|Atomic Mass||204.383 g.mol -1|
|Discovered by||Sir William Crookes in 1861|
Chemical Properties of Boron
|Group||Boron||Melting point||304 °C|
|Period||6||Boiling point||1473 °C|
|Block||13||Density (g cm−3)||11.71 g.cm-3 at 20°C|
|Atomic number||5||Relative atomic mass||204.383 g.mol -1|
|State at 20°C||Solid||Key isotopes||205Tl|
|Electron configuration||[Xe] 4f14 5d10 6s2 6p1||CAS number||7440-28-0|
What is Boron?
- Boron is a chemical element with atomic number five and it is a low abundant element that is found in the earth’s crust and solar system. Boron is a metalloid.
Uses of Boron
- Sodium tetraborate decahydrate or borax is the most important compound of boron, which is used to insulate fiberglass and sodium perborate bleach.
- Boric acid is one of the important compounds in textile products. Boron compounds are also used in organic synthesis, a particular type of glass manufacture and as a wood preservative.
- Borax was earlier used to make perborate, which is the bleaching agent widely used in some detergents.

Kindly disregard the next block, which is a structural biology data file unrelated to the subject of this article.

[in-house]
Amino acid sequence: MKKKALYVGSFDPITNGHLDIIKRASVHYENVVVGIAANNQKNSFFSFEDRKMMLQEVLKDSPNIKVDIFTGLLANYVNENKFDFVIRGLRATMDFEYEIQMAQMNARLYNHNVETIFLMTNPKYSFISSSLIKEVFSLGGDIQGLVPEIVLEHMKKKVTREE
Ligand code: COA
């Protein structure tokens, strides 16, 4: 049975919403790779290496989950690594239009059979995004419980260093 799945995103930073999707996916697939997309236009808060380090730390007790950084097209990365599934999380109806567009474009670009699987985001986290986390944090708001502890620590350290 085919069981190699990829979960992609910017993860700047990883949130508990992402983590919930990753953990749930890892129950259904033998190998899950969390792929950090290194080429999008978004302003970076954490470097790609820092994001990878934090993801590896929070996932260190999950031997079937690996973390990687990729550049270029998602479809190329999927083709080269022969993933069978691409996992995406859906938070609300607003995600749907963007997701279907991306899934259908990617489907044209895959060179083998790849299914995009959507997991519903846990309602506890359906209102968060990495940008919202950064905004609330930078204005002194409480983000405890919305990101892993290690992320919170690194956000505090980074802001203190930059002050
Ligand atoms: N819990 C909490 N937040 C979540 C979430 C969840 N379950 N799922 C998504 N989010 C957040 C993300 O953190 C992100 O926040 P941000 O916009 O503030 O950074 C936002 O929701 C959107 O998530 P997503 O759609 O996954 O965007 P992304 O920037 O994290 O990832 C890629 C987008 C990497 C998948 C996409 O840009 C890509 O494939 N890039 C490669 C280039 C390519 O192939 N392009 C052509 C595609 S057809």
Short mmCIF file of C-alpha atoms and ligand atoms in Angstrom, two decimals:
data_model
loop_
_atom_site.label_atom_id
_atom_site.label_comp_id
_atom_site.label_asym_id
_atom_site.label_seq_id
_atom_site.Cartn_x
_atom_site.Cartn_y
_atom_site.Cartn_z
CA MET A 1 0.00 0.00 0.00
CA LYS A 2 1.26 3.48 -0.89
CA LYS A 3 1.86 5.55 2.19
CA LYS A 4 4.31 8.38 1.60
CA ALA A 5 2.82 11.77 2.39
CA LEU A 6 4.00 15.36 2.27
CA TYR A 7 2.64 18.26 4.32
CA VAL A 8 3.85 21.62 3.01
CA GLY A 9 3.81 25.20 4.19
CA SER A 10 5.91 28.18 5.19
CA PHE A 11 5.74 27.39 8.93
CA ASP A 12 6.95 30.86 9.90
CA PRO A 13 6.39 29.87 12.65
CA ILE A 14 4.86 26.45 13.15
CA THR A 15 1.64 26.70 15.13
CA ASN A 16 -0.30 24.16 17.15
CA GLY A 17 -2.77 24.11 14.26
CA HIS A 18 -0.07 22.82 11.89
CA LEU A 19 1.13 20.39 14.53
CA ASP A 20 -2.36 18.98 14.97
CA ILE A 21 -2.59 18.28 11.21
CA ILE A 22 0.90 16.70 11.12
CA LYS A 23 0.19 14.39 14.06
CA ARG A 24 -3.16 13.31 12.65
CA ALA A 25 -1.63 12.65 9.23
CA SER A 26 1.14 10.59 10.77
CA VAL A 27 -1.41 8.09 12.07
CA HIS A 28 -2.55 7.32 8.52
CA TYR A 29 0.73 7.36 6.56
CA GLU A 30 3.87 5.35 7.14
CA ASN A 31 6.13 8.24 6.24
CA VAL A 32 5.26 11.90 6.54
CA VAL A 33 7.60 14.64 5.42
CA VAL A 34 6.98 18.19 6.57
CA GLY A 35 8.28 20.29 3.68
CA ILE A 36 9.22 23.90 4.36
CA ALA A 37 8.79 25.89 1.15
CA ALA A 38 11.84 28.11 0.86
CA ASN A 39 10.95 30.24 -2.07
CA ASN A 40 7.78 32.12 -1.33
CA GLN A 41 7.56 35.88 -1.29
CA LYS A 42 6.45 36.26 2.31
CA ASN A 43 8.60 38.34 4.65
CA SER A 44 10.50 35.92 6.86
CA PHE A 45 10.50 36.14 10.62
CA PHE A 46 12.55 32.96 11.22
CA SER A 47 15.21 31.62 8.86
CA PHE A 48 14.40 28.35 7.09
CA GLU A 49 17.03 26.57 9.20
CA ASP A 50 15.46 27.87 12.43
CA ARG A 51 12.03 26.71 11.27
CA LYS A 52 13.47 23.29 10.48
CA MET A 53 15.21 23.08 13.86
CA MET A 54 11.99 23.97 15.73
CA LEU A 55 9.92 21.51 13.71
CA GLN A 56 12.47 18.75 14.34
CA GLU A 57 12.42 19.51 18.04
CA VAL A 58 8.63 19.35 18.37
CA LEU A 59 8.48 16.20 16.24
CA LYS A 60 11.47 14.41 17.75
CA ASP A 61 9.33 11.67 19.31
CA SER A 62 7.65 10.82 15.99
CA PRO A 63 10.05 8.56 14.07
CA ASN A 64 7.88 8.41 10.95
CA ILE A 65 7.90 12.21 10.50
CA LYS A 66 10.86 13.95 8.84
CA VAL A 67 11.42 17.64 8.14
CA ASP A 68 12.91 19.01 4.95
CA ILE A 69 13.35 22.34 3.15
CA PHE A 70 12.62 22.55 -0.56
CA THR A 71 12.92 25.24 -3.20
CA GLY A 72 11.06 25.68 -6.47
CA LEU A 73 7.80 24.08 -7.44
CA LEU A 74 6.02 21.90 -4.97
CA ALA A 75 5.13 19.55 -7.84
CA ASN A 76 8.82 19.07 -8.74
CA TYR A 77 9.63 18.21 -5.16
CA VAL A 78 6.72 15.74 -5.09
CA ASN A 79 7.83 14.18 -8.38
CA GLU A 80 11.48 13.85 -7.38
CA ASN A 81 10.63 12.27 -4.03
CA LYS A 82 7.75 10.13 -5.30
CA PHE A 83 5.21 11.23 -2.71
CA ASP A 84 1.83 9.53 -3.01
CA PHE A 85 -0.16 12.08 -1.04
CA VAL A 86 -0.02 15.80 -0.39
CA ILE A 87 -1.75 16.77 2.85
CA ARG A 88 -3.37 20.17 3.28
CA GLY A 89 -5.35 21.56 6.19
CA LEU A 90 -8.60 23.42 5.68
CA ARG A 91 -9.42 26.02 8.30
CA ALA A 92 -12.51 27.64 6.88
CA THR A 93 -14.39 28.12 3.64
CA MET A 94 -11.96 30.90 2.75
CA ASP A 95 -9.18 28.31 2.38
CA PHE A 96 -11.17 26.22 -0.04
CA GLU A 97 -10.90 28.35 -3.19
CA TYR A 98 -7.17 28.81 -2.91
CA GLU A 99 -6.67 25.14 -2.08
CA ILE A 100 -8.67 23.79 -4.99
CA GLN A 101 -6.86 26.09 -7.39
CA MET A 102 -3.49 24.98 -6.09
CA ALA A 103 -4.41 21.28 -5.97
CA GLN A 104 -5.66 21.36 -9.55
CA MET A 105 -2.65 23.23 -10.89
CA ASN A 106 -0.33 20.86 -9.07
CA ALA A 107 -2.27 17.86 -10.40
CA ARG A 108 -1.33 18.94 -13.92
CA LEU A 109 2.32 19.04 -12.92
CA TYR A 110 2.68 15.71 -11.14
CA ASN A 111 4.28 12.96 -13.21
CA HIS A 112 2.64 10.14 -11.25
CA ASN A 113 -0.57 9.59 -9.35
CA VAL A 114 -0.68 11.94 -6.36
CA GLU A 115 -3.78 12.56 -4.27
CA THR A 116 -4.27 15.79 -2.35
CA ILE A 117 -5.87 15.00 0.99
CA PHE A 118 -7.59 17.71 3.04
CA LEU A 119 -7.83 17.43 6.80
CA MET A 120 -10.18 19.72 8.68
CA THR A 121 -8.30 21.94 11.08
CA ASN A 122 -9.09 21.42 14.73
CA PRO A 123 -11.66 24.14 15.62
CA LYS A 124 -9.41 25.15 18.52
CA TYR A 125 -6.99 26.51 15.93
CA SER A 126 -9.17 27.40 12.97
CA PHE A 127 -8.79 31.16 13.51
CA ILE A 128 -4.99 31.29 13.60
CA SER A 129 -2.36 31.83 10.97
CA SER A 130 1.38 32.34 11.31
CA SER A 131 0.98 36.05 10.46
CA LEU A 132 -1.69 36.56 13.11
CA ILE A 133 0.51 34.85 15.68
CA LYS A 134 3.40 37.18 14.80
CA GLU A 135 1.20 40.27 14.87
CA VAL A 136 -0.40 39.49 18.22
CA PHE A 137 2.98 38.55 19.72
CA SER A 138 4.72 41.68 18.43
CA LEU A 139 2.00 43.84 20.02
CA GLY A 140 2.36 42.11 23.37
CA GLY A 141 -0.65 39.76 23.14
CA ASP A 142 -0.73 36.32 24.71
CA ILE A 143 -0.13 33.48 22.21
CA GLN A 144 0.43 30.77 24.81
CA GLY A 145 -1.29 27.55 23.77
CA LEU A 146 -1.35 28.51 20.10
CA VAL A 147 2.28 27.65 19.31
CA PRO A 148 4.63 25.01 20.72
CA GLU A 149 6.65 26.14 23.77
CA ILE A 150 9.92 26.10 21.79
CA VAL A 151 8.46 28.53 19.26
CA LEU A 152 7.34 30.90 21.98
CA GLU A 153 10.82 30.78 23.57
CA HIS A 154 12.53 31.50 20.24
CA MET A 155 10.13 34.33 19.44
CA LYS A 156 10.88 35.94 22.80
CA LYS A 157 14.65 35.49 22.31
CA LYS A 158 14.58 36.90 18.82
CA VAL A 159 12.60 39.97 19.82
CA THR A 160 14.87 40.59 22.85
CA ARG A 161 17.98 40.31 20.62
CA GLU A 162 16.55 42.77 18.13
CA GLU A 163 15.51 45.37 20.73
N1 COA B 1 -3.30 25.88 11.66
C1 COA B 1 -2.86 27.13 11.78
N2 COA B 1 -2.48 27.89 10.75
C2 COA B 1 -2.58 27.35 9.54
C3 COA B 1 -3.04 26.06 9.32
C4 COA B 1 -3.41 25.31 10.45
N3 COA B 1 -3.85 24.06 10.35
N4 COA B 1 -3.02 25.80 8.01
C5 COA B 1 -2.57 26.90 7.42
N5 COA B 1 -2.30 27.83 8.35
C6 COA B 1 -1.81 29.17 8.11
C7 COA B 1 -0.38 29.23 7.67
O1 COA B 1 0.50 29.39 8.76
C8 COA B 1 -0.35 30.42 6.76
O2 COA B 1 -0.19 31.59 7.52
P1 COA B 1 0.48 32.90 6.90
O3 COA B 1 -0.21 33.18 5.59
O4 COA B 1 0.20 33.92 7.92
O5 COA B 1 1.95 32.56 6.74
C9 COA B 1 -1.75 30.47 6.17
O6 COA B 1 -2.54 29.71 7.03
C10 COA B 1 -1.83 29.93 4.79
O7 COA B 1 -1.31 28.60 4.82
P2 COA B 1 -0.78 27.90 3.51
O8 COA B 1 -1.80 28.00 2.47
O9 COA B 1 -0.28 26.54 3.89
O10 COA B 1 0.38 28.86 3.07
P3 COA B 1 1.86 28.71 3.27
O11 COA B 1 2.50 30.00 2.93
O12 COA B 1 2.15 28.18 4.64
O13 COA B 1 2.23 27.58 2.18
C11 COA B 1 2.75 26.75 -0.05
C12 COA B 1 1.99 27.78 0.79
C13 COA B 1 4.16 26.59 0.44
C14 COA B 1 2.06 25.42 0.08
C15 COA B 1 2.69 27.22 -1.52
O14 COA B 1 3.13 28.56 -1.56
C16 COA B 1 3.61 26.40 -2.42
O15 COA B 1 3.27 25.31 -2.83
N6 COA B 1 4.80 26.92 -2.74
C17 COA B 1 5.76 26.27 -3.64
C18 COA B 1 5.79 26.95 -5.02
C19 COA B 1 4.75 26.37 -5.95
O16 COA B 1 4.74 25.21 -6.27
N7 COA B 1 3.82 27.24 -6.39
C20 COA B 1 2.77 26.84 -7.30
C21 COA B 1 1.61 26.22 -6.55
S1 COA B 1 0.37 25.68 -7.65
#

- Boron compounds are also found in homes in the form of food preservatives, especially for fish and margarine.
Properties of Boron
- It’s a poor conductor of electricity and can also be found in ceramics, flare guns, and fiber glasses.
- Boron has several forms and amorphous boron which are a dark powder and unreactive to oxygen, water, alkalis, and acids are the most common. It forms borides when reacts with metals.
Certain Facts About Boron
- Boron is present in over hundred minerals on Earth. But it is extremely difficult to produce, even in laboratory conditions.
- Boromycin is a boron-based natural antibiotic. It is a derivative of Streptomyces.